Every viewer will have different favorites. Some obvious candidates would include a very simple Norman Norell black coat, from 1962; a gorgeous burgundy wool shawl from Rajasthan, India; a paisley jacket that Apfel found in a European flea market; a pair of red, embroidered-bead Etro boots; a red silk velvet Pauline Trigère cape from the late ’50s.
If these are items to die for, there are no fewer that are to flee from. A pair of black goat fur boots from Italy, c. 1972, for example, or a Jean-Louis Scherrer jacket of rooster, duck, and fowl feathers from the early ’90s. It’s almost as if Apfel wanted to discourage imitators, to warn the young and innocent that excess is not the same thing as success. At several points during the show there uncomfortably comes to mind Susan Sontag’s observation that “Camp is a woman walking around in a dress made of three million feathers.’’
That said, the essence of style - certainly the essence of style as Apfel practices it - isn’t to be impeccable. It’s to be experimental, challenging, fun - and if her idea of what’s fun to wear is different from yours or mine (and it’s certainly different from mine) - so be it. “The fun of getting dressed is that it’s a creative expression,’’ she says in a video that’s part of the show. Jeans with a Roberto Cavalli jacket? Sure, why not. Apfel does claim, after all, that denim’s her favorite fabric.
A very different sense of style and fashion is on display in “Valérie Belin: Made Up.’’ Belin is a French photographer, and this is her first US solo show. There are 17 pictures in the show, and they’re very large. Most are in the vicinity of 5 feet by 4 feet.
Style, artifice, and their ungainly stepchild, affectation, have long drawn Belin. She’s done photographic studies of Michael Jackson impersonators, showgirls, bodybuilders, and lapdogs. Here she photographs mannequins that look almost human, a human who looks almost like a mannequin (she’s a cabaret performer who’s identically posed in three shots, each time wearing a different costume), gargantuan still lifes, and a pair of chip bags.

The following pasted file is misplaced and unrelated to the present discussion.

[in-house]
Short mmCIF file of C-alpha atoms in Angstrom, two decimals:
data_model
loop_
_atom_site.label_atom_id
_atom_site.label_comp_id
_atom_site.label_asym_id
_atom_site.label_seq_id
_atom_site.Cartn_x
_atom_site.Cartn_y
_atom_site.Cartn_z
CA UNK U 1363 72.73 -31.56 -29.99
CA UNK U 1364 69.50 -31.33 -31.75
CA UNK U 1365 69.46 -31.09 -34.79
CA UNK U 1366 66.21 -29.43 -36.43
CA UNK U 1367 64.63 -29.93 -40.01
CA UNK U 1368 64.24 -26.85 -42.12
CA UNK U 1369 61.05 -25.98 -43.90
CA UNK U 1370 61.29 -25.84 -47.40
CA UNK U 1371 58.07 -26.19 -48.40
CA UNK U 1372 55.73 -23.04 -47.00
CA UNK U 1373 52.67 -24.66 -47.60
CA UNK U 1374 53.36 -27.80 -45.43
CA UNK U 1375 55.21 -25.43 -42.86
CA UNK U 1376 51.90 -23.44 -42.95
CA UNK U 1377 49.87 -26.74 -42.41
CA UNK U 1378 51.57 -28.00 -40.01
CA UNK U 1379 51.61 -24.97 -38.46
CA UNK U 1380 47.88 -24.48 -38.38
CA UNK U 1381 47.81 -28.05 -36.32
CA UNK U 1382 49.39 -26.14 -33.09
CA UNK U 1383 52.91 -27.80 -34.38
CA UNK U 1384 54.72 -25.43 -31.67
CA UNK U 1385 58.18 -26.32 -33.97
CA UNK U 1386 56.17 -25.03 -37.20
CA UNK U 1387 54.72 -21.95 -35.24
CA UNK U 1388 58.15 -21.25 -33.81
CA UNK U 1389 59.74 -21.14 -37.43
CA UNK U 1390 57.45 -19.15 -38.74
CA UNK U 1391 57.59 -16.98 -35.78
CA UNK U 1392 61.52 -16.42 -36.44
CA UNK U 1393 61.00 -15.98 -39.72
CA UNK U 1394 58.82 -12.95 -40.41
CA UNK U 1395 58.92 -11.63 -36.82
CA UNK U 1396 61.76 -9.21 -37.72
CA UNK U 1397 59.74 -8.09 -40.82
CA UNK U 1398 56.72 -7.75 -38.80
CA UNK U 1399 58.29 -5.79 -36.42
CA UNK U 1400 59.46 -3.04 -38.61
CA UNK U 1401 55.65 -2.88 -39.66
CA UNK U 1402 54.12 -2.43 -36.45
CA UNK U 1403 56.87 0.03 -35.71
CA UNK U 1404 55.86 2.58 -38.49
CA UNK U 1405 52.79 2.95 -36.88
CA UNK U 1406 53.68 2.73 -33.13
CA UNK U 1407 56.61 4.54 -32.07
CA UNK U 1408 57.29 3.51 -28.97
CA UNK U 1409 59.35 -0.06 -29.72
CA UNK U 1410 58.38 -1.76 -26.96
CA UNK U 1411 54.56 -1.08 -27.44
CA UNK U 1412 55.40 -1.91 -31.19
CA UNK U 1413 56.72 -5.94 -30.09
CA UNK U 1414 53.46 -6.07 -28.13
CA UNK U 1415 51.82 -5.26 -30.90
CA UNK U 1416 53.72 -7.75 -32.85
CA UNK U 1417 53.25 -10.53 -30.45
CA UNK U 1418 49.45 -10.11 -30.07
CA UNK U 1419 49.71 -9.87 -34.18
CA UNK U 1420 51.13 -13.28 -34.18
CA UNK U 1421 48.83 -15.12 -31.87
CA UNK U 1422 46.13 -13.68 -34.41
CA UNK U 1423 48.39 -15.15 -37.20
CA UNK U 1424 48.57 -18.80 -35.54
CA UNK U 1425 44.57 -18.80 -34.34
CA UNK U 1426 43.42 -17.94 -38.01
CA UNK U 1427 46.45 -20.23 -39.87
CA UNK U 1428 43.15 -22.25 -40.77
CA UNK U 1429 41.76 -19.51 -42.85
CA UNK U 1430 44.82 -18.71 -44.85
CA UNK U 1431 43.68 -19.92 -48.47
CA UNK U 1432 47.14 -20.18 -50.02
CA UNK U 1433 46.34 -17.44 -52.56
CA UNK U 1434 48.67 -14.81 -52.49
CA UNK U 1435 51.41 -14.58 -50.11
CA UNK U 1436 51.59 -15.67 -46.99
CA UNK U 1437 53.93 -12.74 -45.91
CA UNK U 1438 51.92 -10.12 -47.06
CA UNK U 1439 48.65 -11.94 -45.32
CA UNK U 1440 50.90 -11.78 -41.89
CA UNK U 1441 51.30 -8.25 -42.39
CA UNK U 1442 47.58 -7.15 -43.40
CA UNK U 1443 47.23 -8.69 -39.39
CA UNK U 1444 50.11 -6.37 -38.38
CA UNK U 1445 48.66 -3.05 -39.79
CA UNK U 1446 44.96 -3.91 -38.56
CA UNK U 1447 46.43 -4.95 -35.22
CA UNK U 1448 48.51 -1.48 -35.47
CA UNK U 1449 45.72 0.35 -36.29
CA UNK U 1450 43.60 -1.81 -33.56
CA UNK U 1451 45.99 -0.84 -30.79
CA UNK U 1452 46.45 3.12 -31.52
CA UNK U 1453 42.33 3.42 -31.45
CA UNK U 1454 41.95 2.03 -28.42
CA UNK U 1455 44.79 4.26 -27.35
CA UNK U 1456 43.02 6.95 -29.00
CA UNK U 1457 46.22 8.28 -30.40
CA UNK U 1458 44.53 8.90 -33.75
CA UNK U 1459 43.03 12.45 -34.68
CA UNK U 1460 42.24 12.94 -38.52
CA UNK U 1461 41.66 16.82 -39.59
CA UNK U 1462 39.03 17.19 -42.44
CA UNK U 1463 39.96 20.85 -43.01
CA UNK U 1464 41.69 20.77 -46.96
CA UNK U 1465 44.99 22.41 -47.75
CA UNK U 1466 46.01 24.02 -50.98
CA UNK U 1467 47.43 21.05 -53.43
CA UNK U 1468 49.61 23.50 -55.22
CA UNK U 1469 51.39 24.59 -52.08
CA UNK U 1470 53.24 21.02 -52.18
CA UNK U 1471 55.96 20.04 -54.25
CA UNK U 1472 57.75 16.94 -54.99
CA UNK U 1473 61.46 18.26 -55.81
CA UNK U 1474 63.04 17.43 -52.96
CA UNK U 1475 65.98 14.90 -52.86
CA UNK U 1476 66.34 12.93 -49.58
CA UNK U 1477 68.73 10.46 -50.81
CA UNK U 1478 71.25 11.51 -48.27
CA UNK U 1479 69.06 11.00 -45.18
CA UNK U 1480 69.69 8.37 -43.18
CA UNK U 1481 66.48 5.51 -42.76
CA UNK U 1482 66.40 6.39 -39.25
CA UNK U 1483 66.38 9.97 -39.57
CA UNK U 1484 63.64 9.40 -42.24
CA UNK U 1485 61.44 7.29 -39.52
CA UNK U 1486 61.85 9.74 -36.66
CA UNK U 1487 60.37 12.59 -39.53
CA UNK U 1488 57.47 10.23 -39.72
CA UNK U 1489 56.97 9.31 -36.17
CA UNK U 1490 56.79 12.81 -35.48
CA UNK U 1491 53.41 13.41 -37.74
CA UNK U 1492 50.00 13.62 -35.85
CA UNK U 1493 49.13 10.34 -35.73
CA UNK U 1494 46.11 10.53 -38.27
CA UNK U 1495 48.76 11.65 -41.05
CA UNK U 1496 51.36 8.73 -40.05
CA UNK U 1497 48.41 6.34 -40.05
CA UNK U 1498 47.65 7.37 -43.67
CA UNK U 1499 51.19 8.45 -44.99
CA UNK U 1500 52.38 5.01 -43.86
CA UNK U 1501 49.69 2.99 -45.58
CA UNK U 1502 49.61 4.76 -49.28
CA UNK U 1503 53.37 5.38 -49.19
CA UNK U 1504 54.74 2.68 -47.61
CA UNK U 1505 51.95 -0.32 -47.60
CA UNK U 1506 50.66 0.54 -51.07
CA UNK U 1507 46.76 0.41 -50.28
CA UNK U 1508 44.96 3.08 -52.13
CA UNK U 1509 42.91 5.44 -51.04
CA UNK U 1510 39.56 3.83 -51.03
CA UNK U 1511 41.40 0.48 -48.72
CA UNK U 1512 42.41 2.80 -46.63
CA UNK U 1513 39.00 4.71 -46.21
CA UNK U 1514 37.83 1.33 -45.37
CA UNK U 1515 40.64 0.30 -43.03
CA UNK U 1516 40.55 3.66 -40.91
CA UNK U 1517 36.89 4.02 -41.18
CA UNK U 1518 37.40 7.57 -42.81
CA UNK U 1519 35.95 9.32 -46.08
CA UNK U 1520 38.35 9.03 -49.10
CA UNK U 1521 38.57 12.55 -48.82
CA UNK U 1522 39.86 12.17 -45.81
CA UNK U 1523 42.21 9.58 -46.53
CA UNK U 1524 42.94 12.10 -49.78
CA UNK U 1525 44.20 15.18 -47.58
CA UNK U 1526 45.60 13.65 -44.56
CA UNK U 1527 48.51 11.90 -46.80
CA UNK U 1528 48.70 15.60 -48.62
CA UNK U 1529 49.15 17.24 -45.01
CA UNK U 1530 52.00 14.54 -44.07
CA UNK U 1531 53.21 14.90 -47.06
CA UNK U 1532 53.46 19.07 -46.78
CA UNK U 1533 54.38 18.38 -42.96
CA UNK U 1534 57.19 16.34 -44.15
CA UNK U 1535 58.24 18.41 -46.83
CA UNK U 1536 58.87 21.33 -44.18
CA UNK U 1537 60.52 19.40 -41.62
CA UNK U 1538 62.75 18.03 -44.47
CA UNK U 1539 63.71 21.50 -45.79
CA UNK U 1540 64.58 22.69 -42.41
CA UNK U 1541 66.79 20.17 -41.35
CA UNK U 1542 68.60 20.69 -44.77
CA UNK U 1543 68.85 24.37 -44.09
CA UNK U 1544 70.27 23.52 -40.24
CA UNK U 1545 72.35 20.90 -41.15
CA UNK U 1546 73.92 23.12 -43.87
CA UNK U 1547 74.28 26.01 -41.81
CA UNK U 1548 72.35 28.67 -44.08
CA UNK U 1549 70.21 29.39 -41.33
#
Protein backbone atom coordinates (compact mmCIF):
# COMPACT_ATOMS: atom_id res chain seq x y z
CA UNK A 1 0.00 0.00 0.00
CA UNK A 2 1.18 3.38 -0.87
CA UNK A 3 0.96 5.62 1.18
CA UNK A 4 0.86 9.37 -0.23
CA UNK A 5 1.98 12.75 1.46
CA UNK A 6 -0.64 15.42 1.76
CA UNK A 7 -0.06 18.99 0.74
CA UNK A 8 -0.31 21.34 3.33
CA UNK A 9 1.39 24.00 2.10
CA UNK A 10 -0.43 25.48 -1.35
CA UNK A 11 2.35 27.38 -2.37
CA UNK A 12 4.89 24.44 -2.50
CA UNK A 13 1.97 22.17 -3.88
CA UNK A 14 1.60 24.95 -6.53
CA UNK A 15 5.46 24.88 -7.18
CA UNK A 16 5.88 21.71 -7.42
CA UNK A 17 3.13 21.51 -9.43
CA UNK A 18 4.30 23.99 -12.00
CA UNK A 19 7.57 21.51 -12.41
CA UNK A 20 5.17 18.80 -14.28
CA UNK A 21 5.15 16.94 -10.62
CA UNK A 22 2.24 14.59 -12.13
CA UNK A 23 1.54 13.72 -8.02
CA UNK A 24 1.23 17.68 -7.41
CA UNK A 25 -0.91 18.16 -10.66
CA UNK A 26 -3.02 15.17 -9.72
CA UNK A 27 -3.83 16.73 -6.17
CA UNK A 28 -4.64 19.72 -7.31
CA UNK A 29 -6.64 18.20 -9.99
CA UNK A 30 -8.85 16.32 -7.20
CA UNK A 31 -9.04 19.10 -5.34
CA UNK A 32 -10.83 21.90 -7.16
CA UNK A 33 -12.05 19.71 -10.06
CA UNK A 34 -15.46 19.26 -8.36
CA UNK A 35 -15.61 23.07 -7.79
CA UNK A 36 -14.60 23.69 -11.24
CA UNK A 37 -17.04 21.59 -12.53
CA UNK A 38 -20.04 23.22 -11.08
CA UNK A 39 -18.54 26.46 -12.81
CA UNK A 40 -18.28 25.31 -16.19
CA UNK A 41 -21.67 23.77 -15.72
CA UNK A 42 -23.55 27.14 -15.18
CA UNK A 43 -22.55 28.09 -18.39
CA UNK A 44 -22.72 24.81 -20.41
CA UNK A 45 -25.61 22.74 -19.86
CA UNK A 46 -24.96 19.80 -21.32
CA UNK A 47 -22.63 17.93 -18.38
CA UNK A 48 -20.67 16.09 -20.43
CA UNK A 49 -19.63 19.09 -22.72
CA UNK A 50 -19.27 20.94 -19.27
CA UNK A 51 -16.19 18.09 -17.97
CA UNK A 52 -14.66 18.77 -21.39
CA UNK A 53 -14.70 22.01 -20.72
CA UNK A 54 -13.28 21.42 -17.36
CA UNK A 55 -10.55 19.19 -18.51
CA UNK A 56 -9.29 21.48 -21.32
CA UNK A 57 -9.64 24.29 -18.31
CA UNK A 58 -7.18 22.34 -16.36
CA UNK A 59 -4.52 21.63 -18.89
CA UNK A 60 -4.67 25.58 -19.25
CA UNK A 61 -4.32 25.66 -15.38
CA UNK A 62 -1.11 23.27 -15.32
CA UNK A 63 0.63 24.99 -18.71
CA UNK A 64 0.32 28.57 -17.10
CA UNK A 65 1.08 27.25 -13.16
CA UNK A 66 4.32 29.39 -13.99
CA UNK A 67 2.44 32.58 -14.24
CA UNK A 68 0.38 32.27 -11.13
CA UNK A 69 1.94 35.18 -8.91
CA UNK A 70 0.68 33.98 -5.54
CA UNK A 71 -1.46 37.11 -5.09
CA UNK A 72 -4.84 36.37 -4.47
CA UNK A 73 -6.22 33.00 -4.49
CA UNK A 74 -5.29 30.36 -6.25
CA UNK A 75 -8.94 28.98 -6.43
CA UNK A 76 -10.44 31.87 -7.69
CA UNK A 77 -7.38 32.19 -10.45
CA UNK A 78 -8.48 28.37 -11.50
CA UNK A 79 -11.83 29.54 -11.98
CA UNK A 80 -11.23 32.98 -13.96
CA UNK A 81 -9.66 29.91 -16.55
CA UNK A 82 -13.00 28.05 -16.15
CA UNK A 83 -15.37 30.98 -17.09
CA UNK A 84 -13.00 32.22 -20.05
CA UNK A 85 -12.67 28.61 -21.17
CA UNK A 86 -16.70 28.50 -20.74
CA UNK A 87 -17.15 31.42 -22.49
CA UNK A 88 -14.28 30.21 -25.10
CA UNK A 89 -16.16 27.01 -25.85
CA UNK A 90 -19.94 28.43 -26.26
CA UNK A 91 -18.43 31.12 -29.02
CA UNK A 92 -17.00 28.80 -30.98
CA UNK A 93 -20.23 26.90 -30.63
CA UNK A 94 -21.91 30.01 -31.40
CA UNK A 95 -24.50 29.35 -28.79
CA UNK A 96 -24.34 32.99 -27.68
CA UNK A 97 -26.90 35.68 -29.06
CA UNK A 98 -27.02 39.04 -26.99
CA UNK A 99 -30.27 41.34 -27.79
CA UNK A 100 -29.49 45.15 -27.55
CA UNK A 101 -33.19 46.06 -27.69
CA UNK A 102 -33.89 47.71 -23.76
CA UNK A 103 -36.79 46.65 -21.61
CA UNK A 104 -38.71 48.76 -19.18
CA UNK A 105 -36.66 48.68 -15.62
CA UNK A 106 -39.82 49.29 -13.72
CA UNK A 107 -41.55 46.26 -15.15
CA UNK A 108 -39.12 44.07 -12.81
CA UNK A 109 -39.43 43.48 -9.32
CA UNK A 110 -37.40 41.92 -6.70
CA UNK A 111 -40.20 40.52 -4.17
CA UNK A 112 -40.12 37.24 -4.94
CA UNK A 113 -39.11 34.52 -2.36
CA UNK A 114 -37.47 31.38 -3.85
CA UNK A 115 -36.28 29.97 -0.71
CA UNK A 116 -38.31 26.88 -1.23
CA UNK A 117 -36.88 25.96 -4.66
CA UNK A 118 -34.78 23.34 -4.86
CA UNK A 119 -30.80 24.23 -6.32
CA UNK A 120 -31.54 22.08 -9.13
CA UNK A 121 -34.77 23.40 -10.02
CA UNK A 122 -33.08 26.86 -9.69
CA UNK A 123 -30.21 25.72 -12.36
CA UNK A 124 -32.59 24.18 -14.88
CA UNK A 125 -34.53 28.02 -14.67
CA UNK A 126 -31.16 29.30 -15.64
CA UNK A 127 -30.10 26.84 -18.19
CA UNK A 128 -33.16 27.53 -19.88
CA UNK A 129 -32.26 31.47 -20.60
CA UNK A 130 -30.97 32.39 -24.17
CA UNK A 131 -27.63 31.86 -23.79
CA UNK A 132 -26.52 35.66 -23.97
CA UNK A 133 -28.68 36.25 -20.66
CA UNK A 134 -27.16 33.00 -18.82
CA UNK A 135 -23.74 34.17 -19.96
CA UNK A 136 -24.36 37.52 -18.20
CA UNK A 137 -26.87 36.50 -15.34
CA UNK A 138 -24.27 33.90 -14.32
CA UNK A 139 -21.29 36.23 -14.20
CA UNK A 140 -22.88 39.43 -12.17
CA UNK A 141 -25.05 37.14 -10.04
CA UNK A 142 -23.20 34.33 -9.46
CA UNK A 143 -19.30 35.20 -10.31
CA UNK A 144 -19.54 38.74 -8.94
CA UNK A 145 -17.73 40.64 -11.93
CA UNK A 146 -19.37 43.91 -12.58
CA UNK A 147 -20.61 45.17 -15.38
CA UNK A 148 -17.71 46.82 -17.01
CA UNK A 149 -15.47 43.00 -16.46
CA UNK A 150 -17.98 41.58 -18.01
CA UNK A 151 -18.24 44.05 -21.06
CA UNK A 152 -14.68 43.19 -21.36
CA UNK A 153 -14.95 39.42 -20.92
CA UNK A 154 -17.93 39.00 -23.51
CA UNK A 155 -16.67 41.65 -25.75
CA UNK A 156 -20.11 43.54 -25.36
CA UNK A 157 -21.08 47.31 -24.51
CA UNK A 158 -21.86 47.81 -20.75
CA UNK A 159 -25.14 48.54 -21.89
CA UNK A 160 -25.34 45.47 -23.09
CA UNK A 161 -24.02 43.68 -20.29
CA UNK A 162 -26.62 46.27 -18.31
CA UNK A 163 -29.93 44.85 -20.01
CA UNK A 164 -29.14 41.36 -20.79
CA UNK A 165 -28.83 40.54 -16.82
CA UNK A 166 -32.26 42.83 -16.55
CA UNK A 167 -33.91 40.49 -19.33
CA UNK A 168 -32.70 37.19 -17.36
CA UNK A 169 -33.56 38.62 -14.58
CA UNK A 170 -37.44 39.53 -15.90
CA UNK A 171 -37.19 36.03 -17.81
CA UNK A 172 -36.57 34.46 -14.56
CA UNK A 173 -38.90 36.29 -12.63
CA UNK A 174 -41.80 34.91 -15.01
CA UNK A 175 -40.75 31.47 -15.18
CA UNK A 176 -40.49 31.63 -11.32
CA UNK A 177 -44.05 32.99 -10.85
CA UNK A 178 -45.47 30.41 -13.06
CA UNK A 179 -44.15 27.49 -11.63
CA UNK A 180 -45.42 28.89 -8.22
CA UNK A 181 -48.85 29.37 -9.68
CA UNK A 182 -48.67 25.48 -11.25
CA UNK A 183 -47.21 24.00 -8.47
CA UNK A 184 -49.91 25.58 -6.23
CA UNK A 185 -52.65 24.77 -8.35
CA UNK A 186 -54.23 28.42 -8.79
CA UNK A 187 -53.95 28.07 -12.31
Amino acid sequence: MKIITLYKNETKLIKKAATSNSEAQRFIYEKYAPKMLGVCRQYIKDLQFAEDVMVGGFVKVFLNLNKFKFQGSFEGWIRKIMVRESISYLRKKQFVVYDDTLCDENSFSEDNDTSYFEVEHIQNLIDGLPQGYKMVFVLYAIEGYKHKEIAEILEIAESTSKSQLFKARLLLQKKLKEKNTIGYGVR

These are items whose artifice we tend to ignore. Belin uses scale to reorient them. Her pictures raise questions about our idea of beauty (those chip bags are surprisingly attractive). They also confront the nature of portraiture. Is it meant to present or reveal? Well, both, of course, but by emphasizing presentation at the expense of revelation she makes us see the portrait afresh.
The effect of Belin’s work is a bit creepy - which is both intentional and not. The creepiness is a function of novelty and the unnervingness that can come with it. (Though there’s novelty, and then there’s novelty: The Surrealists were using dolls to question the representation of reality 80 years ago.) But there’s also the creepiness of such relentless control. Even the most exacting photographer can’t help but leave some room for chance in his or her work. The great thing about a mannequin, from Belin’s point of view, is that it takes the life out of lifelike. It doesn’t matter to her that any good portrait can’t help but be a collaboration between photographer and sitter.
Fashionistas (such a silly term) will demur, but there really is something frivolous, even grotesque, about the Apfel show. She can be really way out there, sometimes. But it’s a frivolity and grotesqueness that happen to be alive with personality and fizz, that display an almost-promiscuous love of variety and appearance for appearance’s sake (which is not a bad working definition of art). The Belin show rejects, or at least ignores, all such concerns. It plucks every one of those 3 million feathers so as to wrap them up into a neat, not-so-little package.
Mark Feeney can be reached at firstname.lastname@example.org.